Diversity & Equality in Health and Care Open Access

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Assessment of compliance to WHO?s Test, Treat and Track (T3) Initiative of Artemisinin-Combination- Therapy (ACT) among Pharmacists and Patent Proprietary Medicine Vendors in Urban and Rural Lagos, Southwest Nigeria

Adeola Olukosi, Bamgboye M Afolabi*, Ajibaye Sola, James Ayorinde, Sabdat kama, Aina OO, Agomo CO, Musa AZ and Babatunde Salako

Background: Community pharmacies and Patent Proprietary Medicine Vendors (PPMVs) play key roles in case management of malaria at the community level. However, their compliance with the WHO Test, Treat and Track (T3) Initiative for effective management of malaria cases are poorly documented. This study assessed the degree to which community pharmacies and PPMVs comply with the T3 initiative in Mushin, an urban area and in rural area of Ikorodu in Lagos State, Nigeria

Methods: This was a cross-sectional exploratory study that collected data with a semi-structured questionnaire from pharmacies and PPMV outlets.

Results: A total of 136 drug outlets (75 in urban, 61 in rural settings), manned by 44 Pharmacists, 8 Pharmacy technicians, 15 Pharmacy assistants and 69 PPMVs participated in this survey. Most staff (73, 53.7%) was aged 21-30 years with more males (87, 64.0%) than females (49, 36.0%). In all, 51 (37.5%) had post-secondary education with only 3 (2.2%) having no formal education. Pharmacists were approximately five times more likely to have been trained on RDT/ACT use than PPMVs (χ²=18.57, P-value=0.00002, OR=4.91, 95% CI: 2.34, 10.31), more in rural (χ²=8.44, P-value=0.004, OR=5.60, 95% CI: 1.68, 18.70) than in urban (χ²=5.23, P-value=0.02, OR=3.27, 95% CI: 1.17, 9.15) setting. Sale of ACT based on RDT test was slightly more likely among PPMVs than Pharmacists (χ²=0.37, P-value=0.54, OR=1.44, 95% CI: 0.45, 4.62) in urban setting but more likely among Pharmacists than among PPMVs in rural setting (χ²=0.71, P-value=0.40, OR=1.69, 95% CI: 0.50, 5.71). Overall, 102 (75.0%) respondents (52 from Pharmacies and 50 from PPMVs) reviewed their clients and 63.1% referred them to the hospital if they did not get better.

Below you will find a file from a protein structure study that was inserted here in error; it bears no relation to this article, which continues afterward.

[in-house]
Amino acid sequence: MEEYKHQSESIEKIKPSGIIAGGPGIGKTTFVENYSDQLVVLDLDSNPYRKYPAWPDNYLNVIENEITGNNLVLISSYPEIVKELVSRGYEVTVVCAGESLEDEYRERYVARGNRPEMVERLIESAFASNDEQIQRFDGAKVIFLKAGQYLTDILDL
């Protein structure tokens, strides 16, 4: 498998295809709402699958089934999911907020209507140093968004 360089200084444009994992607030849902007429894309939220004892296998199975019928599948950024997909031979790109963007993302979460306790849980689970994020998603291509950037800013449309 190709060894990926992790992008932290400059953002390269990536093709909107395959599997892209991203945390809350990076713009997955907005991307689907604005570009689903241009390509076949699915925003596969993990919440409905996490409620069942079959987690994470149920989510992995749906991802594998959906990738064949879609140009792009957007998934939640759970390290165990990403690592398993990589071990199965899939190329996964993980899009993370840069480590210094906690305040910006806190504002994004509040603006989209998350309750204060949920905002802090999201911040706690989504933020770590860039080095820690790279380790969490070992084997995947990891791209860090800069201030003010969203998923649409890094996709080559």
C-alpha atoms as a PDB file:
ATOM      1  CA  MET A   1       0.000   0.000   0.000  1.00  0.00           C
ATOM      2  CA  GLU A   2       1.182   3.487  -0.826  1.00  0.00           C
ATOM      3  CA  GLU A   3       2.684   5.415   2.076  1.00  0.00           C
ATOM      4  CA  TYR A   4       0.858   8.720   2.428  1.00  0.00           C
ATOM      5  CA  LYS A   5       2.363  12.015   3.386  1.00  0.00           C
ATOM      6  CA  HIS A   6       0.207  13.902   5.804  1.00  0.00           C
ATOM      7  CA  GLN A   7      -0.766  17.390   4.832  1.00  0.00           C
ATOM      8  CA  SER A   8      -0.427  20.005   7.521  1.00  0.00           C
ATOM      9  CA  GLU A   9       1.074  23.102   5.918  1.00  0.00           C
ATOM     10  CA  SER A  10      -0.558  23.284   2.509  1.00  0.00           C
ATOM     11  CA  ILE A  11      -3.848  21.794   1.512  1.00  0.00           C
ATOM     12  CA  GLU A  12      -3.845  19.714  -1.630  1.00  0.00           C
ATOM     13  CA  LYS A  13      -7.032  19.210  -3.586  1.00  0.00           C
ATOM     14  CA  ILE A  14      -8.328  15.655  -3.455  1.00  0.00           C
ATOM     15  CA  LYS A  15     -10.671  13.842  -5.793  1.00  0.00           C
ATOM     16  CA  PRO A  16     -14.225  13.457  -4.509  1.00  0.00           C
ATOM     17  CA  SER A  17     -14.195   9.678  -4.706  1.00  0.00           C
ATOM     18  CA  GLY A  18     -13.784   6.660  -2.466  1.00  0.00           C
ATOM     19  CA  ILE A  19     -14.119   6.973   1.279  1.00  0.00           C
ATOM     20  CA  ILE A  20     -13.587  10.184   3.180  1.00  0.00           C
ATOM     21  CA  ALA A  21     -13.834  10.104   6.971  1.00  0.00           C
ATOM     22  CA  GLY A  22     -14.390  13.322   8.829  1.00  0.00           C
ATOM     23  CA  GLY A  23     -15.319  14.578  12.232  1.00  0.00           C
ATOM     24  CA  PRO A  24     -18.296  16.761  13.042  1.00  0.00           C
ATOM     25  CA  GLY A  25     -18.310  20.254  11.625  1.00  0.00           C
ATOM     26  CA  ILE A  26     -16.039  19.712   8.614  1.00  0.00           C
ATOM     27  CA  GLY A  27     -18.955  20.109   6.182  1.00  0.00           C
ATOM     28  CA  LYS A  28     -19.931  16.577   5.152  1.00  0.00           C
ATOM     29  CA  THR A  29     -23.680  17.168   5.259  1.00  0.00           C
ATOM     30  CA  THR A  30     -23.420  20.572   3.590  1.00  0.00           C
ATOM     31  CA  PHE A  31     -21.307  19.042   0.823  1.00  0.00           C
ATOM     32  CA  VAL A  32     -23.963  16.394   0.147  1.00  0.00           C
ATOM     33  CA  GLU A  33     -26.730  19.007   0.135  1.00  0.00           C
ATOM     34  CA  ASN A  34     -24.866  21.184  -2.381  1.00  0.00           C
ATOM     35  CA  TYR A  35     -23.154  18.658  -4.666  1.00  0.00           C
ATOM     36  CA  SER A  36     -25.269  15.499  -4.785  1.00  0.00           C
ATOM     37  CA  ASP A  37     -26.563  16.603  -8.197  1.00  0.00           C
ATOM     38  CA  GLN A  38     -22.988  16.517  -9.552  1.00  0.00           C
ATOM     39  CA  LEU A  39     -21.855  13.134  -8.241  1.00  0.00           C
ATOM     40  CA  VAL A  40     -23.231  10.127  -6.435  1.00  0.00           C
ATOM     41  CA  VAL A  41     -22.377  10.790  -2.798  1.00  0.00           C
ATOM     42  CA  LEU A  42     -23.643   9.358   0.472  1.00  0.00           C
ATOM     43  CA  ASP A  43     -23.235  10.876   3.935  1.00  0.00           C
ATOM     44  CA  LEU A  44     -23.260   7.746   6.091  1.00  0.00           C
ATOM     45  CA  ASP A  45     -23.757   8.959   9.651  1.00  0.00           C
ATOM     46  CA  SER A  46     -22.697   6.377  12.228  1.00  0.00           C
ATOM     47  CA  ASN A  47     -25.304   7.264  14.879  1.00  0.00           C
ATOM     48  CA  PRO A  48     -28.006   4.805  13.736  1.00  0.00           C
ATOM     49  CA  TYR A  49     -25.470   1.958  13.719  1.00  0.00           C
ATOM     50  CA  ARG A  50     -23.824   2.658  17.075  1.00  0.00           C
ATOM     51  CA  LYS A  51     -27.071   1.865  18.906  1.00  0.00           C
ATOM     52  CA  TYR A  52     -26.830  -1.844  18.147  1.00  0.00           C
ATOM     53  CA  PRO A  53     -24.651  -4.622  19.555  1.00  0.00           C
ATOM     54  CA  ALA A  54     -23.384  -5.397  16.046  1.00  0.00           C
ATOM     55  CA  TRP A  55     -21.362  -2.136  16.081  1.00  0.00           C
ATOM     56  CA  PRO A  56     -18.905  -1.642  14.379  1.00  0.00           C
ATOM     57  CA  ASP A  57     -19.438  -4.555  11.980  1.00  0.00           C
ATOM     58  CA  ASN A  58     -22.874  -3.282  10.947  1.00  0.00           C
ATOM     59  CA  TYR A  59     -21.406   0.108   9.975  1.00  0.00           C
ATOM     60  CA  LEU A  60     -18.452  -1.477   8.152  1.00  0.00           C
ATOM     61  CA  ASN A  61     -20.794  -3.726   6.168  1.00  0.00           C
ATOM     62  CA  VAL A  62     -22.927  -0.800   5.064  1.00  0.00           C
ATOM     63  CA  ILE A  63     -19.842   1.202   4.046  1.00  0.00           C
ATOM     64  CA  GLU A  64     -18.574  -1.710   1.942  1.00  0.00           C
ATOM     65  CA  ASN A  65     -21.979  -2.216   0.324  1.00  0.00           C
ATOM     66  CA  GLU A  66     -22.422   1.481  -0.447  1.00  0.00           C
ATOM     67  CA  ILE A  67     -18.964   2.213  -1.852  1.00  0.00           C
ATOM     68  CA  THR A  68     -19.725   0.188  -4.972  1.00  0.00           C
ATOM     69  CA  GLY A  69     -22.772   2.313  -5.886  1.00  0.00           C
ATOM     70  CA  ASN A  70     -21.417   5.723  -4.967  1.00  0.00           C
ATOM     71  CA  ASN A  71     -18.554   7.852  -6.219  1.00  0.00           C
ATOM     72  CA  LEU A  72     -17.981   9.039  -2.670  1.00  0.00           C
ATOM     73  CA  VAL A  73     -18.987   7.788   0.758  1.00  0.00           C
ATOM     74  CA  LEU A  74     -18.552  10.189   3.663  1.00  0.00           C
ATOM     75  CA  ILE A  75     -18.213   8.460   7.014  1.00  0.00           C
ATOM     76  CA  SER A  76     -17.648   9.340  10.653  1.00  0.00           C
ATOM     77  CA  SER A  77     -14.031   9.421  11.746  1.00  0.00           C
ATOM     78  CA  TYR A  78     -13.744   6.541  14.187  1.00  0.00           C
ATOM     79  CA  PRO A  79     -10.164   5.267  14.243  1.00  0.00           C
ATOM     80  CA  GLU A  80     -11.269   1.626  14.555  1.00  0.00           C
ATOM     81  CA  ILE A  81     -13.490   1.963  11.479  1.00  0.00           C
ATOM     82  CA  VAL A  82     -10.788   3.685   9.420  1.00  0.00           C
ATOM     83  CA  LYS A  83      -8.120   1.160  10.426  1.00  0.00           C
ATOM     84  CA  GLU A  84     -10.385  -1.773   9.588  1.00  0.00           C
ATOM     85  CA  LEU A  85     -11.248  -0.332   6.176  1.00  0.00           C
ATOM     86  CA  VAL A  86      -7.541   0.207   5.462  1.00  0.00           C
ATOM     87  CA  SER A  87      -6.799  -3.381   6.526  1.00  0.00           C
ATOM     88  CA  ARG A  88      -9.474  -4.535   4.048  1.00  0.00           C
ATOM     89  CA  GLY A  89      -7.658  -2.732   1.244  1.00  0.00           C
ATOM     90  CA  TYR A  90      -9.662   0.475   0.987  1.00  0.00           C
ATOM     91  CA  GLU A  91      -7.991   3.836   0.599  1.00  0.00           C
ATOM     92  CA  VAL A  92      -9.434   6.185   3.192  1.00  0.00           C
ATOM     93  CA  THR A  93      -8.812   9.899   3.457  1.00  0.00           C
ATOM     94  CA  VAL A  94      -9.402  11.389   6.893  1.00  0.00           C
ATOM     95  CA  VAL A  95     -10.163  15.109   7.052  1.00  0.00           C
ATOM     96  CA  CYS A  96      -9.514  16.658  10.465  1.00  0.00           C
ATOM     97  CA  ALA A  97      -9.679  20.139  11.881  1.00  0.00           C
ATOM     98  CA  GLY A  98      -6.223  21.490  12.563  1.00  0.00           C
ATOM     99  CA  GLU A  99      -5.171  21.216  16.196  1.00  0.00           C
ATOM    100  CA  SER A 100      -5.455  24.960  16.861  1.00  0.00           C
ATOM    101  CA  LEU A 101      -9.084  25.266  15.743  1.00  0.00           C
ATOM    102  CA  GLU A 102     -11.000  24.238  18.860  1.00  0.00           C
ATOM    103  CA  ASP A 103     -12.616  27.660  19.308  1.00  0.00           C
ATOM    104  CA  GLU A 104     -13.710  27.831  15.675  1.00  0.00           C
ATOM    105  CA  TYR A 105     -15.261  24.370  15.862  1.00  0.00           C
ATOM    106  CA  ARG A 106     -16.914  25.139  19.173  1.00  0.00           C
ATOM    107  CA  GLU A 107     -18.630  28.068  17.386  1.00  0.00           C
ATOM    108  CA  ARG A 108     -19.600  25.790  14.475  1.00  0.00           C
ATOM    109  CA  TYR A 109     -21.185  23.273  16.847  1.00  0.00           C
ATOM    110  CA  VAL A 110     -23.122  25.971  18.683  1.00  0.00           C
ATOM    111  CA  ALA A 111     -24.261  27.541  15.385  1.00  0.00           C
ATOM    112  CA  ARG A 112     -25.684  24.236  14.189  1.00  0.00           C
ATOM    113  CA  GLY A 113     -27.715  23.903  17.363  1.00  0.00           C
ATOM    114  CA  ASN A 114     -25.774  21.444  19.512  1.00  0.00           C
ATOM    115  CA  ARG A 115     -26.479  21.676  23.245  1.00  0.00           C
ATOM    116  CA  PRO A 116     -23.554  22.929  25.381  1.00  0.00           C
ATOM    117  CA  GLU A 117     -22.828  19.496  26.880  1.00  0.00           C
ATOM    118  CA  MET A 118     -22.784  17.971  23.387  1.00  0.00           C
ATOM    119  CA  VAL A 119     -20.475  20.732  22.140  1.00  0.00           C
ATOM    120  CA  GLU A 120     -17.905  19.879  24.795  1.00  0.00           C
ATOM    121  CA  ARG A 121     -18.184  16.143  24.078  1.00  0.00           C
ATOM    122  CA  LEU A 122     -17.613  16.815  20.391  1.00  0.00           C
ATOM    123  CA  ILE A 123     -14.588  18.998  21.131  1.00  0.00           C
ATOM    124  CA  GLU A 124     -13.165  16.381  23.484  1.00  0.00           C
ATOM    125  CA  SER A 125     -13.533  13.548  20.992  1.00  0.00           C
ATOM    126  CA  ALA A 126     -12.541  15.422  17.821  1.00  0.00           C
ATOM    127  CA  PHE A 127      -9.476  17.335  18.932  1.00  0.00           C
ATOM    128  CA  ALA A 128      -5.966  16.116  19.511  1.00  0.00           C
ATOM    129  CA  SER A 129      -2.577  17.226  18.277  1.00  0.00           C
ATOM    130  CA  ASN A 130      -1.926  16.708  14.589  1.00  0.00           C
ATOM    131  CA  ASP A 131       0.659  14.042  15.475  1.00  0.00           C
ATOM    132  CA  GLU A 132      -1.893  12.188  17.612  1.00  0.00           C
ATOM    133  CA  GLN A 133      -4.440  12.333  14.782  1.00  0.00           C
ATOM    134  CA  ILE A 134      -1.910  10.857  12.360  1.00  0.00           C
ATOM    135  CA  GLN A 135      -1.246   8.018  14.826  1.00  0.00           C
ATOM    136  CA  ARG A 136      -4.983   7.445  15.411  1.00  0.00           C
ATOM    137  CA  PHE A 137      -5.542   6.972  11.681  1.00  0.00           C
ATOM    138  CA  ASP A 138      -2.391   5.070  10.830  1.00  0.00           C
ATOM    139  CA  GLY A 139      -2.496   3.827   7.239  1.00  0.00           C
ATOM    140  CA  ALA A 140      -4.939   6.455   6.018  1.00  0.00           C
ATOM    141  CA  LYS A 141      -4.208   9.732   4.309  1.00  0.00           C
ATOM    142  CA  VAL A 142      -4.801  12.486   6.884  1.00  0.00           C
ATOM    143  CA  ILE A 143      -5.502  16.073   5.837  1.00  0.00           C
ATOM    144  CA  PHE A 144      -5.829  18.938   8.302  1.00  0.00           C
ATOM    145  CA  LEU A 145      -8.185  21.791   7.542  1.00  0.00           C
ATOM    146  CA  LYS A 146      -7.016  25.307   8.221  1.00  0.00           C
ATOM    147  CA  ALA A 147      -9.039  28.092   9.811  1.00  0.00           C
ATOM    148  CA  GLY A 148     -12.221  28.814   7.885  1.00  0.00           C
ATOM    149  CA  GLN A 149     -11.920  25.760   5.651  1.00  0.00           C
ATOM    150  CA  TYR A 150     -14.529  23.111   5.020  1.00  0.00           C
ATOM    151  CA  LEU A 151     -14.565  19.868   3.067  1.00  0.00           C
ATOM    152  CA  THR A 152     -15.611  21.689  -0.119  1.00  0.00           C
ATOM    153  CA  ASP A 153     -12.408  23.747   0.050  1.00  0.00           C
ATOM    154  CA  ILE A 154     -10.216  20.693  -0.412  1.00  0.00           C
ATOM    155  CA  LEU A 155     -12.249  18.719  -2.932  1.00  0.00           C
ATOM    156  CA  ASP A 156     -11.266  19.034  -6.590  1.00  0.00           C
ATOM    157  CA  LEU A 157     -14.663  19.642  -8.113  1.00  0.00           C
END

Conclusion: This study demonstrated that overall, the “Test, Treat and Track” initiative of the WHO was moderately implemented in both the urban and rural study sites. Pharmacists and allied professions in rural setting were trained on the use of RDT to diagnose malaria, but very few PPMVs in urban setting received such training. PPMV’s should be further empowered in the urban settings to promote the T3 initiative.

Published Date: 2021-12-30; Received Date: 2021-12-09